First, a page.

4. This book is not a continuation of the epilogue of Book 7, or even Albus's adventures at Hogwarts

Sneaky this one, to remember and understand. While this does begin with the King's Cross scene, the book is not in any way a continuation of the particular scene or even that particular year. The main location is not Hogwarts (we are kinda used to having Hogwarts as the place it all happens - so prepare to be disappointed there). Yes, it does feature in many pages, but neither Harry, nor Hogwarts take centre stage in this book.

5. Shrug aside ALL your preconceived ideas about the adult Golden Trio, and their kids

If you want to be able to read this comfortably, that is. Shrugging aside your pre conceived notions about how the children of the trio would turn out to be (developed over the years by reading and desperately rereading the epilogue and a lot of head canon, fan fiction and theories over the years) is a MUST if you want to be able to read the book. Want a sample? James is not the rebel. Albus is. Hermione can be and is mean, given special circumstances. Ron is sidelined as a joker in many parts. Harry can be a tyrant of a parent. Phew.


So after that long disclaimer that actually contained major plot points, I begin my review.

The Cursed Child begins, as expected, where the epilogue left us. That particular opening pleased me so much and I did not mind the slight changes in the dialogues that showed the difference between what I would call the original and the latest, newest, book. We are given a glimpse of Albus as he asks his father about being sorted into Slytherin and thankfully, Harry gives him that solid bit of advice. And then he boards the train, when Rose Granger-Weasley domineeringly asks him to carefully pick friends because they are star kids and they can have their pick. That was the first sign that told me this book was not what I wanted it to be. Call it a bit of an over reaction, but I did not expect this from a child who was born to a man who valued friendship more than anything and a woman who stuck with a friend through thick and thin, going against her instinctive nature to be a disciplined student and helping him by breaking the rules.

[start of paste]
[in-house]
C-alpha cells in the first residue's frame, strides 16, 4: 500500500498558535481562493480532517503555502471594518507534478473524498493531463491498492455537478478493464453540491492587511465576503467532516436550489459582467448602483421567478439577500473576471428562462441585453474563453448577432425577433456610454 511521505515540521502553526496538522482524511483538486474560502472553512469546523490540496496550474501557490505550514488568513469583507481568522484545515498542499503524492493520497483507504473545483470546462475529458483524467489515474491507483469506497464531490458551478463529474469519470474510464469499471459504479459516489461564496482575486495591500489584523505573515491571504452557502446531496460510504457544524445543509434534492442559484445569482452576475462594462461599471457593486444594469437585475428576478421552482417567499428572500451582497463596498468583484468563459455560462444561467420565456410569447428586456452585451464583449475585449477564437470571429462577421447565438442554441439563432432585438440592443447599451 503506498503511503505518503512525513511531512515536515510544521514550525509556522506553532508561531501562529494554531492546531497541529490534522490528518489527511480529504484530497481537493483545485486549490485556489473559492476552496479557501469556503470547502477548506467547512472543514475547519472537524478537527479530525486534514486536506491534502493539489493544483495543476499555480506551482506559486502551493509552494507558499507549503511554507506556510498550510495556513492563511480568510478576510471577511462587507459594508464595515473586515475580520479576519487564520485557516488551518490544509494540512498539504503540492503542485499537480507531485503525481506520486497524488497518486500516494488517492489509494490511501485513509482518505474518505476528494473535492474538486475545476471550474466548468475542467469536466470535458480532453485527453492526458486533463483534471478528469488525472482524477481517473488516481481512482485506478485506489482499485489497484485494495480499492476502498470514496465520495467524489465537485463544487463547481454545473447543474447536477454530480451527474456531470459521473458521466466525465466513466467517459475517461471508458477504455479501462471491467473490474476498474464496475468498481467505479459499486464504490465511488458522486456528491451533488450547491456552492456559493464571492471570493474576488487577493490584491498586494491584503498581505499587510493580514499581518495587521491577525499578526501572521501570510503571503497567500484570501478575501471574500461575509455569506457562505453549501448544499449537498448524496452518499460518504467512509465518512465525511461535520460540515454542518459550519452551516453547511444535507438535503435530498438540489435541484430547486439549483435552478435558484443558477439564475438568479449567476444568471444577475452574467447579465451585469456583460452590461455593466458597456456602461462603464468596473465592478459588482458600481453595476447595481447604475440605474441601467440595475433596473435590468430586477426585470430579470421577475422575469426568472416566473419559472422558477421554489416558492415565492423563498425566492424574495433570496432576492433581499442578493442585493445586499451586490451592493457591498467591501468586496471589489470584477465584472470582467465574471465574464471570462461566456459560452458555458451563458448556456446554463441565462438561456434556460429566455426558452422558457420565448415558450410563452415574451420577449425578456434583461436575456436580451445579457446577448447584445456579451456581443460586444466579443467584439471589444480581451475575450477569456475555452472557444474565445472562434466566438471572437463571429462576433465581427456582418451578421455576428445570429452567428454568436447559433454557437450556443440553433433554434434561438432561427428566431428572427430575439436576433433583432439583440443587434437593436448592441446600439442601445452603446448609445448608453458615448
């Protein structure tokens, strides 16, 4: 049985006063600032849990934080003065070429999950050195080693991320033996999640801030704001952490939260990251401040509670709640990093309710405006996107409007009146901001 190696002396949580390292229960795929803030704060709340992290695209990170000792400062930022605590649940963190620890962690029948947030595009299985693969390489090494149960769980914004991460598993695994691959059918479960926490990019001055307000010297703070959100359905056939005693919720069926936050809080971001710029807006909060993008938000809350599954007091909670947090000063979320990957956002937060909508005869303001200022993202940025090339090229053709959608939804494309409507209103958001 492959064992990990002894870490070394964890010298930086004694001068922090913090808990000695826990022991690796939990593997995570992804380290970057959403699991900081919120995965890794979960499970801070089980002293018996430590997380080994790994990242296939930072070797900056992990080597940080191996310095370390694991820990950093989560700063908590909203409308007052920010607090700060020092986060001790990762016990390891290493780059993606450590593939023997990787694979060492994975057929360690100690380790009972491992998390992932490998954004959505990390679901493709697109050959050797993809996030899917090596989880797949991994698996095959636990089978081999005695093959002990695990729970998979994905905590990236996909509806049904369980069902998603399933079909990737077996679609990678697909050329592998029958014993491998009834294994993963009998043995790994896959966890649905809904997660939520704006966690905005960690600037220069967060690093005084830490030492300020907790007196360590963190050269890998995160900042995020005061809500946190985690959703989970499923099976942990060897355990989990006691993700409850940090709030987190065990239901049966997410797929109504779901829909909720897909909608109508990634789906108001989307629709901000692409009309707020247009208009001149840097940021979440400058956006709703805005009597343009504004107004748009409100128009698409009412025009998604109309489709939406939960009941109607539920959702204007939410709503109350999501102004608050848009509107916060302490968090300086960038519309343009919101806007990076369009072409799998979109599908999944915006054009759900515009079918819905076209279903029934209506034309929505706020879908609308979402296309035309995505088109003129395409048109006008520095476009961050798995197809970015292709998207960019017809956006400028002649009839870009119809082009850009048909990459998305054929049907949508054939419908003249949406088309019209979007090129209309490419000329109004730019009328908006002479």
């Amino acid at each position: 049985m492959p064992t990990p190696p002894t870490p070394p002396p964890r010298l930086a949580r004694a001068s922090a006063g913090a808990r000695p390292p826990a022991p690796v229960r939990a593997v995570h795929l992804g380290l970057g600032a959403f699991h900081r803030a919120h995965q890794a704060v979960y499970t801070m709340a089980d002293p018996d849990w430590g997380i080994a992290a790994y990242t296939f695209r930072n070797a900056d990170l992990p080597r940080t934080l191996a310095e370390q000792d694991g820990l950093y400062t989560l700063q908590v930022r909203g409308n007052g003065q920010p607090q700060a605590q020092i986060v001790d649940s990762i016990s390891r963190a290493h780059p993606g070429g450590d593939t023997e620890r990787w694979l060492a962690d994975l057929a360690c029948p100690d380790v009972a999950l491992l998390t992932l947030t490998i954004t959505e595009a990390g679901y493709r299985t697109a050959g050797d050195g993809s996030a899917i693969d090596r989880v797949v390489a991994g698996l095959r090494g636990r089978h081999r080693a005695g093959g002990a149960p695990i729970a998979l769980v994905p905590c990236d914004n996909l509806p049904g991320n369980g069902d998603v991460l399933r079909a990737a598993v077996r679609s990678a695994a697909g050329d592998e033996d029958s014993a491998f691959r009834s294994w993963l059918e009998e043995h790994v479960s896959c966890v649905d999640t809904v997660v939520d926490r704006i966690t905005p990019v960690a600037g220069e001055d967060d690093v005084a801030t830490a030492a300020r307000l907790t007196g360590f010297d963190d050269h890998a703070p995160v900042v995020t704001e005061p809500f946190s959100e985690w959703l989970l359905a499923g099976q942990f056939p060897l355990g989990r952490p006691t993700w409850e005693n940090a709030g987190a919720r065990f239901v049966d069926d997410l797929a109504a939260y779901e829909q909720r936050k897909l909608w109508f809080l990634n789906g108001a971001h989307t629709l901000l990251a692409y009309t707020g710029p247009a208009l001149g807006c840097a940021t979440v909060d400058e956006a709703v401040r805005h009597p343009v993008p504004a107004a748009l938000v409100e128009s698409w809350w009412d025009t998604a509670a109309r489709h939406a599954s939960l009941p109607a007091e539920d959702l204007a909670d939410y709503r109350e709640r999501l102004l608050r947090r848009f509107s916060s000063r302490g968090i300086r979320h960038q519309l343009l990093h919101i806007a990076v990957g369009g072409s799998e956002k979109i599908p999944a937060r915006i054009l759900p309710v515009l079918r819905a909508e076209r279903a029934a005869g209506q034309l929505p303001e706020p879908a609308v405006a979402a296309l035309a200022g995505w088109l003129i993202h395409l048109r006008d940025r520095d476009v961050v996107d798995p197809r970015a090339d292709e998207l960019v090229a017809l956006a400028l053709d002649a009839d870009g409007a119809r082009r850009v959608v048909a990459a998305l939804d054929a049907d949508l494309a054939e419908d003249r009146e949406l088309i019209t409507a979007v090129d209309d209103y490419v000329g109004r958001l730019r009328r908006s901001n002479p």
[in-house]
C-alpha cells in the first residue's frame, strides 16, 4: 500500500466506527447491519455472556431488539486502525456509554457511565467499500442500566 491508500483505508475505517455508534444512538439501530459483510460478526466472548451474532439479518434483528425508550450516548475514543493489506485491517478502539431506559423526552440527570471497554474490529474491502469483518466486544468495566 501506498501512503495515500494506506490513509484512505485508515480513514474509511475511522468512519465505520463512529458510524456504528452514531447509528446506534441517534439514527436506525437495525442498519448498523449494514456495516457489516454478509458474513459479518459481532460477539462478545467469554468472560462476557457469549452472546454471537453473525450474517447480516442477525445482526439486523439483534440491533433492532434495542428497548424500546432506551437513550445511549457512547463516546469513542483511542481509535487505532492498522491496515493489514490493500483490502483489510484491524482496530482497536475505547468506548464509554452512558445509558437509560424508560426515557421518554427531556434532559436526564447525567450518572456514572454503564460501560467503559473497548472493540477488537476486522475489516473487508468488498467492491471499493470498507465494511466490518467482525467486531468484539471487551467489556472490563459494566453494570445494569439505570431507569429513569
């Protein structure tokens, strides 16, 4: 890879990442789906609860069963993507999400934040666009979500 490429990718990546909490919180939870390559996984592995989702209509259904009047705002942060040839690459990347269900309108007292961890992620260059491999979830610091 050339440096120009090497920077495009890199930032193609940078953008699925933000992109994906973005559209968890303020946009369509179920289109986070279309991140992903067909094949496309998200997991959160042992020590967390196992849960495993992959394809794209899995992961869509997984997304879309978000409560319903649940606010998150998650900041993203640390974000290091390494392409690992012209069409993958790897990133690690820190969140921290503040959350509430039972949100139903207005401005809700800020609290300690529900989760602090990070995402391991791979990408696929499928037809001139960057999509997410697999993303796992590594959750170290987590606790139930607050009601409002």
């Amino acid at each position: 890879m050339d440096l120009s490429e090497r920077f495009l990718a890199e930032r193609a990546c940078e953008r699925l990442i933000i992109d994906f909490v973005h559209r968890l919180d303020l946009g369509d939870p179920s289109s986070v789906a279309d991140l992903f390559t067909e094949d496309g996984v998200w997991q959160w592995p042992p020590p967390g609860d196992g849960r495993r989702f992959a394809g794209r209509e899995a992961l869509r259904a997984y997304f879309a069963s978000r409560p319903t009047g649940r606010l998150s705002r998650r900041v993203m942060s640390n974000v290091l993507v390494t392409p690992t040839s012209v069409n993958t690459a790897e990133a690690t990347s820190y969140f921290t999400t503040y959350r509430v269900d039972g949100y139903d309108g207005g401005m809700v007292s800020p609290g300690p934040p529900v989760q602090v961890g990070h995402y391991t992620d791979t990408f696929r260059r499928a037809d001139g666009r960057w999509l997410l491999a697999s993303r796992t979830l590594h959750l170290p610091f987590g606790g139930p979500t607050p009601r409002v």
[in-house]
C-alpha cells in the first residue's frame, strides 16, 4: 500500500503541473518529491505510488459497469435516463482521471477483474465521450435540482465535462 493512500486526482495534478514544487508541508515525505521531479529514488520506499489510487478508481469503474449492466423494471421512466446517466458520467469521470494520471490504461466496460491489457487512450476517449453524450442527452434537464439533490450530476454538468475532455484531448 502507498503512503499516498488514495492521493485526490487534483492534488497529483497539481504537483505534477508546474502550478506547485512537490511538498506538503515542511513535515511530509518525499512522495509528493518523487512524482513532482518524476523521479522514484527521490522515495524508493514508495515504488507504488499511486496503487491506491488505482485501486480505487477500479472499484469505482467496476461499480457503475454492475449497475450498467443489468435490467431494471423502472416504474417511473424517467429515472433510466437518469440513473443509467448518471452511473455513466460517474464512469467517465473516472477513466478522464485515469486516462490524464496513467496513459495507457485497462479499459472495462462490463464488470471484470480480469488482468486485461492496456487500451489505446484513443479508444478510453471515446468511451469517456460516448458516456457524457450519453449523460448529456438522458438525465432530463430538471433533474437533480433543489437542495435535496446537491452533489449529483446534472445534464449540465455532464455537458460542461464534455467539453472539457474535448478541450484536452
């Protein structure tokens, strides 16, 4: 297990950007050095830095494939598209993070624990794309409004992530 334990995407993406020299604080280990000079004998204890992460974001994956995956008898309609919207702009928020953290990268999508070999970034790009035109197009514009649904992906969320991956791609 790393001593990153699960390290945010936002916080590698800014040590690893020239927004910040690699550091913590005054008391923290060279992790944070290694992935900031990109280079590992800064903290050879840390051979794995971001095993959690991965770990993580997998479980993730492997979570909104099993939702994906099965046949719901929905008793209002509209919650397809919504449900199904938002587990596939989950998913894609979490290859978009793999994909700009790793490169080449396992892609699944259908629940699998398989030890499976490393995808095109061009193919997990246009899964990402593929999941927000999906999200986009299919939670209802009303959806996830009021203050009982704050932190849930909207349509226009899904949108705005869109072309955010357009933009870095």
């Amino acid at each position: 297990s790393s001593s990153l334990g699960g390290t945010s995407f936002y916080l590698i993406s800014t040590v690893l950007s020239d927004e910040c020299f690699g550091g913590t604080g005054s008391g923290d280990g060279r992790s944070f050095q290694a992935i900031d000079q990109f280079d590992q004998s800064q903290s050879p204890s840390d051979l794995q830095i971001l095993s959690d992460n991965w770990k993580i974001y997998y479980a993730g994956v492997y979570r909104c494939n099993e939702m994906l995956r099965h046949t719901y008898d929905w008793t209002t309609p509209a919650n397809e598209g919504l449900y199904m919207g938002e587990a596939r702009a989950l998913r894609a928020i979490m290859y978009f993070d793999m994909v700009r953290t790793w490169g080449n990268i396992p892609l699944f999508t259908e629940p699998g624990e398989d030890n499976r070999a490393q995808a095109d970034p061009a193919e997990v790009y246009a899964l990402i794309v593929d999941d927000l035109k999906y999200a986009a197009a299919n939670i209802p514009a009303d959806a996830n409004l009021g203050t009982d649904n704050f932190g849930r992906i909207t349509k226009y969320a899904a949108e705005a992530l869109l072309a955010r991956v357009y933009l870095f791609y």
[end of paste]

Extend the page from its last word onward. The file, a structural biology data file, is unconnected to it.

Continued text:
And from there, the book rushes through scenes, and the story develops. Albus and Scorpius strike a friendship. Nothing happens for four years except the fact that Albus is shown as the resentful kid who hates his father with all the power of teenage angst because he could not live up to the expectations he thinks his father has. Yes, please do read that sentence again. Scorpius, though facing a grievous situation back home, is still the most sensible and clear character through most of the series, including the adults. One summer evening, the day before Albus is to board the train for yet another year at his school - a place where he is not really popular, Amos Diggory comes to Harry Potter with a strange request. Albus overhears that seemingly reasonable request and thinks (naturally) that his father is a cruel, cold, heartless man and decides to meddle.

Maybe it was his thirst for adventure, or the need to prove something to his father, or his own sense of being neglected, Albus then goes on a wild ride, meddling with time to set things 'right', at least, to his version of what is right. He takes along a reluctant Scorpius, who shows many character traits of Ron (as in loyalty and bravery in friendship) in his madcap adventure. He meddles with time and disaster ensues. How the boys and the trio come out of it forms the rest of the play. Pause. No, really. Take a pause. And now read further.

WARNING: spoilers ahead

Where the book captured my heart:

No matter how much I complain, this book offers yet another glimpse into the magical world that I yearn to read about. And for that, and that alone, this book gets major rating points. A prejudiced Potterhead would find everything about this book beautiful, but actually it all boils down to yet another chance to enter Hogwarts.

The plot actually is good. It is a really intricate, detailed plot that could have been moulded into something greater. 

The climax. The ultimate battle, this time in the past and the sacrifice Harry had to make, the one that will alter his own future. While it reminded me of that scene in Prisoner of Azkaban where he has to let Pettigrew escape despite knowing the truth, the concept of not meddling with time was, at least, upheld.

The lessons it imparted. In the words of JKR herself - terrible things have happened to wizards who meddled with time and thankfully, the book, wild ride that it was, clearly emphasises this lesson, yet again.

The subtle ideas on parenting and why even the best of them are sometimes not enough and how teenage is the time to rebel. The underlying emotions running between Draco and his son, or Harry and his son, is clearly outlined and is trademark JKR material that will tug at your heart strings.